statutory functionaries under the Central Act. They have to perform their
obligations within the limits they have been entrusted with. Section 78 A
empowers the State Government to issue directions to the Board on question of
policy, on the other hand the Board has to perform its statutory obligations
under the said Act and with reference to the fixation of tariff it has to act
in term of what is contained in Sections 49 and 50. But this field of policy
direction is not unlimited. There cannot be any policy direction which pushes
the Board to perform its obligations beyond the limits of the said two
sections. Any policy direction, which in its due performance keep the Board
within its permissible statutory limitations would be binding on the Board. So,
both State and the Board have to maintain its cordiality and co- ordination in
terms of the statutory sanctions. If any policy direction pushes the Board in
its compliance beyond statutory limitations, it cannot be a direction within
the meaning of Section 78 A.
significant that opening words of Section 78 A is, in the discharge of its
functions, the Board shall be guided by such directions. So, the direction of
the State is for the guidance to the Board, in the discharge of its functions.
Thus this direction has also limitation to give such direction which will subserve
in performing its statutory obligation. We would be returning later to test, if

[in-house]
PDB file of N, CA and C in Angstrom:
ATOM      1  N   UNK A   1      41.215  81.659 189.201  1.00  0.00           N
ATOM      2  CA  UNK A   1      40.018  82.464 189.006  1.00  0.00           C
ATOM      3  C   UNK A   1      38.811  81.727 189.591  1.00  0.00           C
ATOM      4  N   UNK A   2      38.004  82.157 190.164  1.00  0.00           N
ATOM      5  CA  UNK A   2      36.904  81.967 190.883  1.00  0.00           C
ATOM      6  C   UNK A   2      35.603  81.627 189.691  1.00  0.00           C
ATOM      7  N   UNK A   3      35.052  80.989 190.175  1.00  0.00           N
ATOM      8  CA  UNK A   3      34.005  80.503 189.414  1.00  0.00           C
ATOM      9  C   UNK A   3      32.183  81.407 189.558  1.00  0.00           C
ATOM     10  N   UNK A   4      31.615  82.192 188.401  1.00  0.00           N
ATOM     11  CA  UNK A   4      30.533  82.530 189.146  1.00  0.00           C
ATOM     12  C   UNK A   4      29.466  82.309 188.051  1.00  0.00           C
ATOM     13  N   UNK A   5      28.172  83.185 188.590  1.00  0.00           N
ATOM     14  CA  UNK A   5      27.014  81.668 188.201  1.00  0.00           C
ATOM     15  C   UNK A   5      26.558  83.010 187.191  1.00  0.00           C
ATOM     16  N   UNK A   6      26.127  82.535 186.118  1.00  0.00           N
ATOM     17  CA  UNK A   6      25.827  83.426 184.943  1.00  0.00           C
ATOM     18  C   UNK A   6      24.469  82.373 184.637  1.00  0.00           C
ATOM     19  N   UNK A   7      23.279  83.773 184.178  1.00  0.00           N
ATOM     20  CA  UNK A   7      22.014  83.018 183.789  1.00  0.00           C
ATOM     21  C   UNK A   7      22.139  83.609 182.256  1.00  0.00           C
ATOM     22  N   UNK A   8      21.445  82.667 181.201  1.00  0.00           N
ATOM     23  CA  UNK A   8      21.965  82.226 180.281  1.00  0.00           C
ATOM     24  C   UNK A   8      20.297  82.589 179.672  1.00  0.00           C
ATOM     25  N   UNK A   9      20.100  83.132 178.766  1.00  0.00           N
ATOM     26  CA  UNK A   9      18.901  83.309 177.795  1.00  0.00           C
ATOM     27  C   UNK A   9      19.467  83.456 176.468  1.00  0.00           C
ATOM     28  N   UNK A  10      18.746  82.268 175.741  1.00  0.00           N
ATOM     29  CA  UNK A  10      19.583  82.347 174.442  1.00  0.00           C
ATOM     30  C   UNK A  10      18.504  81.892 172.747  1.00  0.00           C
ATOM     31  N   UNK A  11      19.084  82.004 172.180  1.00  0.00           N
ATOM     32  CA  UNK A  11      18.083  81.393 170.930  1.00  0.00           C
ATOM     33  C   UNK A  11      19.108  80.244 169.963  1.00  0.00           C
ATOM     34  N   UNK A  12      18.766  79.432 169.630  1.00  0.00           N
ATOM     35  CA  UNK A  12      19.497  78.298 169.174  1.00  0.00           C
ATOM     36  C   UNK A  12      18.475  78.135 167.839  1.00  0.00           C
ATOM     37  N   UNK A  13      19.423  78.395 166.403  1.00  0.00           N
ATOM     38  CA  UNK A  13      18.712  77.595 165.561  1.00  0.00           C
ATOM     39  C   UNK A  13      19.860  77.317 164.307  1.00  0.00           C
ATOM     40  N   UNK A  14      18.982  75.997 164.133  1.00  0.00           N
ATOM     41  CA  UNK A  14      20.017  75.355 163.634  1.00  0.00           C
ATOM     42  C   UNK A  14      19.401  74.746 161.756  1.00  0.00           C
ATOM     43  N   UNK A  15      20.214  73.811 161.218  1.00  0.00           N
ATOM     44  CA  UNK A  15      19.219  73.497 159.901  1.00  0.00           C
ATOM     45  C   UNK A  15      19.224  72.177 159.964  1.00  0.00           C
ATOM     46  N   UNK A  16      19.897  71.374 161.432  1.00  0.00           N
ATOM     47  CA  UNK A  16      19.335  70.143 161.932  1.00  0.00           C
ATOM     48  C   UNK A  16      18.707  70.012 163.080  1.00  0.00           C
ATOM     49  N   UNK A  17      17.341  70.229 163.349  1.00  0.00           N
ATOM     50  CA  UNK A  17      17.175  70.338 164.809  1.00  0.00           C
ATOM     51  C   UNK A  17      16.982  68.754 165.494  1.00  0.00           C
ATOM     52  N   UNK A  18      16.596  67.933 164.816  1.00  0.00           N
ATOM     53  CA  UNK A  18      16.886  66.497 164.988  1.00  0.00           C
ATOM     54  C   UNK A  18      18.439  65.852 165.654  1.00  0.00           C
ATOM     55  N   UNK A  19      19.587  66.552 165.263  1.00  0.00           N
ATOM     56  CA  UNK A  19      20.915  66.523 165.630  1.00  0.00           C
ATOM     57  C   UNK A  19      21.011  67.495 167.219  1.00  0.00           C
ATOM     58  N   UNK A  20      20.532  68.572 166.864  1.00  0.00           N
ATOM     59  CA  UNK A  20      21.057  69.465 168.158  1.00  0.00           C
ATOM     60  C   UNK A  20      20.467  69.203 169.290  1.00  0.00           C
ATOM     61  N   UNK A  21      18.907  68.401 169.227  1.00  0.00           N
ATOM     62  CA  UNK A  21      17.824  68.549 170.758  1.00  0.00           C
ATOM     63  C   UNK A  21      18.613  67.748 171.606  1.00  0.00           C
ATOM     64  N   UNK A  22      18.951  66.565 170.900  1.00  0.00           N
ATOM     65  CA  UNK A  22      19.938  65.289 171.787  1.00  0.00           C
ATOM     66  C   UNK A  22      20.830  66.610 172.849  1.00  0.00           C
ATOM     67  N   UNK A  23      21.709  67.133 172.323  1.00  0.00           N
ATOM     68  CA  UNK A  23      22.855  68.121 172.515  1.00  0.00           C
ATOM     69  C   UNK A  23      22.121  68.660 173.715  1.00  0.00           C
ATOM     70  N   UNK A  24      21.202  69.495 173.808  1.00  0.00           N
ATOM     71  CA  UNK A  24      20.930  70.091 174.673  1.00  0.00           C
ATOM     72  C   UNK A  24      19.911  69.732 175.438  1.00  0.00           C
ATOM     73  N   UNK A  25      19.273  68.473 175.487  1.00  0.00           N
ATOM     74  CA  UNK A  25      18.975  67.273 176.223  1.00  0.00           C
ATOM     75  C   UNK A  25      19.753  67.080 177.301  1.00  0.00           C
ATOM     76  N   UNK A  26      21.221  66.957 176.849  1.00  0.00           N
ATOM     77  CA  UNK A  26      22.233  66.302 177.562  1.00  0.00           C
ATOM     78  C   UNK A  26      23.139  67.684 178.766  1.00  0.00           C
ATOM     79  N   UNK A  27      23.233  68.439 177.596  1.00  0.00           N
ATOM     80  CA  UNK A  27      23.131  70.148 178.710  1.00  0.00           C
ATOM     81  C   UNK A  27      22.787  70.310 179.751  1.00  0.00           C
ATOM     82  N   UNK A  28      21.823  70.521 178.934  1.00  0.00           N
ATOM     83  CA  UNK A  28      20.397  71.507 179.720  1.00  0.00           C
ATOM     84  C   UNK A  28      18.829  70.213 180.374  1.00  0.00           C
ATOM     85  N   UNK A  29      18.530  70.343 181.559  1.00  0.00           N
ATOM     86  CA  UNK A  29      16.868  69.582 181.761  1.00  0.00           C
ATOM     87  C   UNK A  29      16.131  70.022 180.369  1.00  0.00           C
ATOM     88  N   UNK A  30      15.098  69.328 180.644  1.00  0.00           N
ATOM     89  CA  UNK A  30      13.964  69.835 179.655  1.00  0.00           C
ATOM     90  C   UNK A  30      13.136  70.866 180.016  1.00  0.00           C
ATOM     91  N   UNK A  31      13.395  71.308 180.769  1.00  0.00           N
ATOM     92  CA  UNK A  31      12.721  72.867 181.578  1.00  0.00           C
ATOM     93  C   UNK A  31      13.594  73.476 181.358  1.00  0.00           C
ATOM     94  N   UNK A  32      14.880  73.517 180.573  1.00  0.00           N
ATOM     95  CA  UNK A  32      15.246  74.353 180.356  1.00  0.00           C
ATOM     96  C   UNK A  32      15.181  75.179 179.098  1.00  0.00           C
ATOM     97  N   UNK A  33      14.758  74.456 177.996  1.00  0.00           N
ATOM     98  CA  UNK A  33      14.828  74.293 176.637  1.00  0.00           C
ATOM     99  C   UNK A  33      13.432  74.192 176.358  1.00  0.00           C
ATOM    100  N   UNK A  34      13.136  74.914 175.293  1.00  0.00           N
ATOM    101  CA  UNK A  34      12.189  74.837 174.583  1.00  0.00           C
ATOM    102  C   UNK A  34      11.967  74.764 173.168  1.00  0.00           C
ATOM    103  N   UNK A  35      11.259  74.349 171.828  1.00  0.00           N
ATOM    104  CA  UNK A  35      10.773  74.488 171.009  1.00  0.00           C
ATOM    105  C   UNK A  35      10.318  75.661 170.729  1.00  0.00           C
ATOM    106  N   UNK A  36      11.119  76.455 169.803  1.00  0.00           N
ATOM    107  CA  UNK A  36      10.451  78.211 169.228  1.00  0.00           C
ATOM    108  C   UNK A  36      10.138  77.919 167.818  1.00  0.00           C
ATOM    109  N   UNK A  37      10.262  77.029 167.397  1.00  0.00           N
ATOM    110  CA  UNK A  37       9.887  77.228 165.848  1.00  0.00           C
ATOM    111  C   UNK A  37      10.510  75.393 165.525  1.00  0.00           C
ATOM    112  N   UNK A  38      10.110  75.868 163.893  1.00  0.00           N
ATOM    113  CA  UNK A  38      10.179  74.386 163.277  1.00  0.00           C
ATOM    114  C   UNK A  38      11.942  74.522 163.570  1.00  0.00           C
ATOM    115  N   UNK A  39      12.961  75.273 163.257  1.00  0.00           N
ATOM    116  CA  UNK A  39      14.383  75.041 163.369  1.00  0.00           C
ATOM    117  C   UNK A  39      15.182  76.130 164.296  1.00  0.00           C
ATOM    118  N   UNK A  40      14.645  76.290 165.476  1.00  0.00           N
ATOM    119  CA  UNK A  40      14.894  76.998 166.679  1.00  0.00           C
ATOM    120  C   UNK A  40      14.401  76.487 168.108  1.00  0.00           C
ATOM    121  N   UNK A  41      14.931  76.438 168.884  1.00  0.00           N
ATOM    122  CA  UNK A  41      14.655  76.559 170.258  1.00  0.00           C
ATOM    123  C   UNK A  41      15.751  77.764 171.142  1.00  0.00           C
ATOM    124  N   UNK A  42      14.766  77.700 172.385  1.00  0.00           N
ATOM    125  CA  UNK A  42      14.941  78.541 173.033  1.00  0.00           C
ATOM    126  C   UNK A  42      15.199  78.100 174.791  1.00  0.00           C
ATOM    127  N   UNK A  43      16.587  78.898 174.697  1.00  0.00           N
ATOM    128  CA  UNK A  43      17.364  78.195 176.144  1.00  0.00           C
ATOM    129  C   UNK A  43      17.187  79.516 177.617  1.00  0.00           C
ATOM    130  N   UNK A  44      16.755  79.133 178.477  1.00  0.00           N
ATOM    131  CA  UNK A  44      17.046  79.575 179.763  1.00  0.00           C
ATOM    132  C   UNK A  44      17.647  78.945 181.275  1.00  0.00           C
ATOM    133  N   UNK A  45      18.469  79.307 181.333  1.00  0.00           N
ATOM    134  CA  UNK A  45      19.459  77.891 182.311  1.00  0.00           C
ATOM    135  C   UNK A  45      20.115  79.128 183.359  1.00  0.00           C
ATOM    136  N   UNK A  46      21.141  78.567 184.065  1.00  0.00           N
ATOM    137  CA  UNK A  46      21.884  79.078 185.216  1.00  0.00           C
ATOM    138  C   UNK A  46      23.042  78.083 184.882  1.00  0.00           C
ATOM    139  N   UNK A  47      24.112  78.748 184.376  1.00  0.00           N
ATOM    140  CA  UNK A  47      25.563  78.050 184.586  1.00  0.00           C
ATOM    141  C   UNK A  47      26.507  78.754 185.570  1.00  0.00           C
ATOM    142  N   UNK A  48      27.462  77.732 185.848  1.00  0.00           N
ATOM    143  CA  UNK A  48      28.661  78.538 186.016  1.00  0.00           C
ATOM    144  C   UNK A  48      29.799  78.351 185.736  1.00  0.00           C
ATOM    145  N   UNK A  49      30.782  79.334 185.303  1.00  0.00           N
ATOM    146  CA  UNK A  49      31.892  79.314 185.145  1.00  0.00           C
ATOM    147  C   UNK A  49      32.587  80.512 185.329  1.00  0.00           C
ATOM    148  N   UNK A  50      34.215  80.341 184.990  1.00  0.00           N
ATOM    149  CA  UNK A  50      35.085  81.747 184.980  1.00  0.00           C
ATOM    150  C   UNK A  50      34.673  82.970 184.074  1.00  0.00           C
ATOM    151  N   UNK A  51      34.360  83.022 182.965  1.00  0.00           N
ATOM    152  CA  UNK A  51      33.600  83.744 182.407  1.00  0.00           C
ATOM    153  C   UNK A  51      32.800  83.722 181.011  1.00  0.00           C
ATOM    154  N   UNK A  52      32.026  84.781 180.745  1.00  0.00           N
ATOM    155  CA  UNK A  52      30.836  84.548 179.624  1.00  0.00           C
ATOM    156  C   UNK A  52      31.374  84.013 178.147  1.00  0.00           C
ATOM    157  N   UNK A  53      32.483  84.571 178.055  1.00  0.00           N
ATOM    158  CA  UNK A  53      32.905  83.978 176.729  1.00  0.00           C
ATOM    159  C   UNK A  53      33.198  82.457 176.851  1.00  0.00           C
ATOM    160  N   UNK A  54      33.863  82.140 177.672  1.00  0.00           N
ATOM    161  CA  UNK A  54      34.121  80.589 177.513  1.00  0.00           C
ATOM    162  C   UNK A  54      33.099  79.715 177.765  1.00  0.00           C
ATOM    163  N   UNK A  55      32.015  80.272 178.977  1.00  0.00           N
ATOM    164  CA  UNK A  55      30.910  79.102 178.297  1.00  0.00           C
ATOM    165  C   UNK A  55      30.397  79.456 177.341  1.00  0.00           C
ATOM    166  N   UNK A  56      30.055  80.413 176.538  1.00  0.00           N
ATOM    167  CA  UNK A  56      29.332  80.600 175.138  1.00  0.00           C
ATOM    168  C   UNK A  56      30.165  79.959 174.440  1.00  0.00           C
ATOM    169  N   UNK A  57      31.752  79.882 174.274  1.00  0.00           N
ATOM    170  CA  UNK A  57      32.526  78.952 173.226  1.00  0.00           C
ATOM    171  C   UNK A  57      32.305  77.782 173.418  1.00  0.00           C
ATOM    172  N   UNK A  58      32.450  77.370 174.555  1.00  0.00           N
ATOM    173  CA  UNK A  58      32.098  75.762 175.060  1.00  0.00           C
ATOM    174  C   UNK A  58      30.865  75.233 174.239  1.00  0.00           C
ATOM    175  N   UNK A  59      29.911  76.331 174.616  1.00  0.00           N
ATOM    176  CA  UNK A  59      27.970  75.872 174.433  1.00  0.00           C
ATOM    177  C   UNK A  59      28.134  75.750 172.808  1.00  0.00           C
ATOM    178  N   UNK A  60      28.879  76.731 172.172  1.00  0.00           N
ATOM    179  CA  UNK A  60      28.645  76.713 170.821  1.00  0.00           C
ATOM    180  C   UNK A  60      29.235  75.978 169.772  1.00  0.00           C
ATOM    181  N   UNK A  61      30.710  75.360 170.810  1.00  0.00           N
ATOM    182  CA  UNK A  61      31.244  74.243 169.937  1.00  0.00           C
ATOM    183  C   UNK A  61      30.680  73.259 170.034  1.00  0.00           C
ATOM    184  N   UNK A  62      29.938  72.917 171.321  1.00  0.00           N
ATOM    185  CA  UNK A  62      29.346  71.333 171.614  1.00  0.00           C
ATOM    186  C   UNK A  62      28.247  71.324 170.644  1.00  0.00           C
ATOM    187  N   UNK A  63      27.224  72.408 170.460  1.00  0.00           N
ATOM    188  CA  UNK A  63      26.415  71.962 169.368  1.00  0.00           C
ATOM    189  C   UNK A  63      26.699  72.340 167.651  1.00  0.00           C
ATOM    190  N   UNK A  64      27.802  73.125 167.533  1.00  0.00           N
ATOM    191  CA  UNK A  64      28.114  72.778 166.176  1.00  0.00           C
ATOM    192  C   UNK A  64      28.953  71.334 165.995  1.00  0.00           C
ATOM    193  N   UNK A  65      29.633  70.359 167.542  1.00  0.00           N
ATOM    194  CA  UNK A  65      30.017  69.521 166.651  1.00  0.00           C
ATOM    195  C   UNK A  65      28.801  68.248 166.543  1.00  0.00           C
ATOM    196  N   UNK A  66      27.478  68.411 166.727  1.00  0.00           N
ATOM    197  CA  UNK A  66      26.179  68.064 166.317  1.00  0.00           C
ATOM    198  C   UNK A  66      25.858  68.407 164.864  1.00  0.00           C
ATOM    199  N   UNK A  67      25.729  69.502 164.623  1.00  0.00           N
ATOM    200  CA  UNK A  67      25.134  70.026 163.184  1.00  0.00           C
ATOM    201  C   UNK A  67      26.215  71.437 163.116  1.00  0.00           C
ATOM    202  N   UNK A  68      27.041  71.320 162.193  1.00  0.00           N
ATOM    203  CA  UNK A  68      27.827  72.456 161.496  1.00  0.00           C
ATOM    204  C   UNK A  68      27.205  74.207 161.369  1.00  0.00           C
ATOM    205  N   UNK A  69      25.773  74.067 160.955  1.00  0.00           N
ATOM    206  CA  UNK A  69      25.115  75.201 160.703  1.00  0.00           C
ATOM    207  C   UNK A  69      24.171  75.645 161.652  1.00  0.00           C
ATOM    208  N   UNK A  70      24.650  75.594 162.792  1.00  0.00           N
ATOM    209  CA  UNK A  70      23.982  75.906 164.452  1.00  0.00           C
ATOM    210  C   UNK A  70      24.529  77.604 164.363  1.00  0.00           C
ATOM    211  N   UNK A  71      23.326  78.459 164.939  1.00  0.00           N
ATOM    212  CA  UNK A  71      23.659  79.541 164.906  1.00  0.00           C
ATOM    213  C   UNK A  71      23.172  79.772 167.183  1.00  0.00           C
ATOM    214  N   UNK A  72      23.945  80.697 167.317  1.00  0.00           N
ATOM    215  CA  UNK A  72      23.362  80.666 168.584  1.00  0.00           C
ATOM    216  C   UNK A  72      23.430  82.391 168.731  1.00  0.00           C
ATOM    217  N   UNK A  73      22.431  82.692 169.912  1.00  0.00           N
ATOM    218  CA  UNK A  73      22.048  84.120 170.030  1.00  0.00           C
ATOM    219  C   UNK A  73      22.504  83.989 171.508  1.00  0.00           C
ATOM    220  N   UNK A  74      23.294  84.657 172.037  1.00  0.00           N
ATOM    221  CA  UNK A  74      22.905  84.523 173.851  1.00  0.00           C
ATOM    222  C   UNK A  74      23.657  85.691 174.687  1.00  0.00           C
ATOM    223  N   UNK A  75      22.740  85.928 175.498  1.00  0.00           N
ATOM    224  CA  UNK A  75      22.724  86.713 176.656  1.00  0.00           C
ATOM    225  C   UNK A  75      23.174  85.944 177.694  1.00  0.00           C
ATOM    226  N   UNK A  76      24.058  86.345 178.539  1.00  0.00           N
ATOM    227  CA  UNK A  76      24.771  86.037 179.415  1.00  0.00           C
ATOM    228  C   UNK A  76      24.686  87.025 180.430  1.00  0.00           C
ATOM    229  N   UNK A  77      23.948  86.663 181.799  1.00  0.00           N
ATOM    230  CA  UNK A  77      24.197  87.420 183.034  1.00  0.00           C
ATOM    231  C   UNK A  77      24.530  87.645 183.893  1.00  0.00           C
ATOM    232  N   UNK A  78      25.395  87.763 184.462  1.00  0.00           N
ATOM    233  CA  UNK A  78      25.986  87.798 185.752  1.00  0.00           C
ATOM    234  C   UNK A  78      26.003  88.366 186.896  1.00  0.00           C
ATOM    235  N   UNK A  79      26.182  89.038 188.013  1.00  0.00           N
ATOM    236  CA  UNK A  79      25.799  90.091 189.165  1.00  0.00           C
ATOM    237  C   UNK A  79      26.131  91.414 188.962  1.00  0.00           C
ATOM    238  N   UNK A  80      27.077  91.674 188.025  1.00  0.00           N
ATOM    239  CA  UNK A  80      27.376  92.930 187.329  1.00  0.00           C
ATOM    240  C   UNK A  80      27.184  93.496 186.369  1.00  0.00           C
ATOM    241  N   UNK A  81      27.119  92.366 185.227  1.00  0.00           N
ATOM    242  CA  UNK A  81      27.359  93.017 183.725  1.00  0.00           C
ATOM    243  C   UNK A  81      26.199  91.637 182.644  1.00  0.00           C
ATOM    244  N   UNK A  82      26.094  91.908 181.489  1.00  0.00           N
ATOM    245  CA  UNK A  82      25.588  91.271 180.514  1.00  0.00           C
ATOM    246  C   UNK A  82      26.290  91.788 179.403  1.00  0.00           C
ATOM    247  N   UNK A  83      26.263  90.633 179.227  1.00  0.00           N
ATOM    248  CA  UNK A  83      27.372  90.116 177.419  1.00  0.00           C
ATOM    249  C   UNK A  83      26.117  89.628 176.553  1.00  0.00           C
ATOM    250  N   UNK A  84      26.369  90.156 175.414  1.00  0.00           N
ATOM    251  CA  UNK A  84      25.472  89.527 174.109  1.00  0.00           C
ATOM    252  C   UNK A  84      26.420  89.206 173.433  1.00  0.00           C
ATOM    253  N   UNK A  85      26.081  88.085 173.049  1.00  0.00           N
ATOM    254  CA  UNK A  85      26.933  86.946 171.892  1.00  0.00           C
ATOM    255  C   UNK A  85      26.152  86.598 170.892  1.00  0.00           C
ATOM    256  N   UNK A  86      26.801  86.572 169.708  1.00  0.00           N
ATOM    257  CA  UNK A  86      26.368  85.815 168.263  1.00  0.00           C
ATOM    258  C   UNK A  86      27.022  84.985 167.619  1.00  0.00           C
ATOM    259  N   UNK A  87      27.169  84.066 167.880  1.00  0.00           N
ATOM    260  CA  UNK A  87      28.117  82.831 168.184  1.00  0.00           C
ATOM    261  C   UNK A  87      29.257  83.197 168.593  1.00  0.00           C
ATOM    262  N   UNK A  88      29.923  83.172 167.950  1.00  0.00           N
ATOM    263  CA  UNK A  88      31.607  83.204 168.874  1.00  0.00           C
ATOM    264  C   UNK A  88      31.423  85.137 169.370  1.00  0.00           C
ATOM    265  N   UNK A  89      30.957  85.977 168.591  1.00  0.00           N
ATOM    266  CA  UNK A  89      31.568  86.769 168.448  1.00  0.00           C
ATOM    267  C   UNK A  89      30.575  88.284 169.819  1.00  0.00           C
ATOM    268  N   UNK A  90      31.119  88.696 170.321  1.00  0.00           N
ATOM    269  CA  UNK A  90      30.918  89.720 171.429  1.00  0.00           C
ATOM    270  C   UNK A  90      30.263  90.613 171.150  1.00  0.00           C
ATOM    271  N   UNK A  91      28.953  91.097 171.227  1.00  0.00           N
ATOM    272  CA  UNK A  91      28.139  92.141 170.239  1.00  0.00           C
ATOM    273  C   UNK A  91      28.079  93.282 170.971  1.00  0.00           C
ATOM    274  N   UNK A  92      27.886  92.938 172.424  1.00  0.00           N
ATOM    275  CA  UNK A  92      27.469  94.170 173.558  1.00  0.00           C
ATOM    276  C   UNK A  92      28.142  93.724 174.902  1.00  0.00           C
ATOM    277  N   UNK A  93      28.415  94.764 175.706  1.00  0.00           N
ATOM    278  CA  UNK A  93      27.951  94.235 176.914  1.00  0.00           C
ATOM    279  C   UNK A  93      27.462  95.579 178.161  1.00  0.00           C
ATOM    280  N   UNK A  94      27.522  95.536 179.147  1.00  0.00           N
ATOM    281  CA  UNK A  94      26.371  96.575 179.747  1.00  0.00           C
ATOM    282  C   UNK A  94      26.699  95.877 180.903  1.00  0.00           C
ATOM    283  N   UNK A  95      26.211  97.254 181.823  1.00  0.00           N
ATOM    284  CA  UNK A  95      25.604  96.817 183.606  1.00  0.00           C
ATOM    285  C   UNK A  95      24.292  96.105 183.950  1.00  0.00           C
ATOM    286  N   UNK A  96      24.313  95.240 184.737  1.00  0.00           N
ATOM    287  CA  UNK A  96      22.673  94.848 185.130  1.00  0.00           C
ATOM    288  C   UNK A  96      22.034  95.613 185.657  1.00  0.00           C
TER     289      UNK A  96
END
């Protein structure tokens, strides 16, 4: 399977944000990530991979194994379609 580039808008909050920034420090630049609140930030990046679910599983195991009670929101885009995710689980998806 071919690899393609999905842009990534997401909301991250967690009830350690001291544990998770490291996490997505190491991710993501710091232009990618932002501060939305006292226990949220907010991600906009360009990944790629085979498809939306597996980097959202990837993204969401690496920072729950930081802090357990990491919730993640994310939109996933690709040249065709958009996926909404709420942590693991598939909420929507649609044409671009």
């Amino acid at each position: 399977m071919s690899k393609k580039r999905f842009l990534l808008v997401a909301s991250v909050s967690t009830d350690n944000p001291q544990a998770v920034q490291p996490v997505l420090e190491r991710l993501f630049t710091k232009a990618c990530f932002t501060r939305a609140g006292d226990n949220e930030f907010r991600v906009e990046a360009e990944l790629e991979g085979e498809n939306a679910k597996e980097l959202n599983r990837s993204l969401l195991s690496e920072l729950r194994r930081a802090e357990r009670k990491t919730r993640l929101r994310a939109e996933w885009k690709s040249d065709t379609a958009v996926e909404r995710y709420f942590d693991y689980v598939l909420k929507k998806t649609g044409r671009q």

direction to charge tariff at the rate of Rs. 50 per H.P. per annum would have
been followed by the Board, whether it would have travelled beyond Section 59.
we proceed to see to what extent the Board as per impugned revised rates is
charging the tariff from agriculturists. Learned counsel for the Board has
placed before us the rate per unit charged from the agriculturalists in
question from 1983-84 till 1997-98. It is said in spite of this upward revision
of tariff, even now the rate is heavily subsidised.
Flat rate per unit Charged 1983-84 9.20 Paisa.
4.27 P 1989-90 4.29 P.
is this chart shows, in spite of increase in the cost escalation in every
field, even in the impugned tariff for 1996-97, the year in question, the Board
is merely charging 13.51 per unit when the cost of production is Rs.1.77 per
unit. In other words, it is subsidised approximately 90% of the average cost.
On the other hand, if the same tariff, in terms of the letter dated 27th May, 1995 would have been charged there would
have been heavy loss to the Board and thus compliance of the same would have
resulted in contravention of Section 59 of the Act.
we proceed to examine what this Court held in the Real Food Products Ltd.,
(supra). This Court examined the nature and effect of the direction given by
the State Government under Section 78-A. It was examined in the context of
charging a flat rate per H.P. for agricultural pumpsets. It holds, view
expressed by the State on a question of policy to be followed by the Board in
the context of Boards function under Sections 49, 59 and other provisions of
the Act. This Court held, that the flat rate per H.P. for the agricultural pump
set was found acceptable by the Board. What does, acceptable to the Board
means? It only means, it to be within the parameters of Sections 49 and 59 of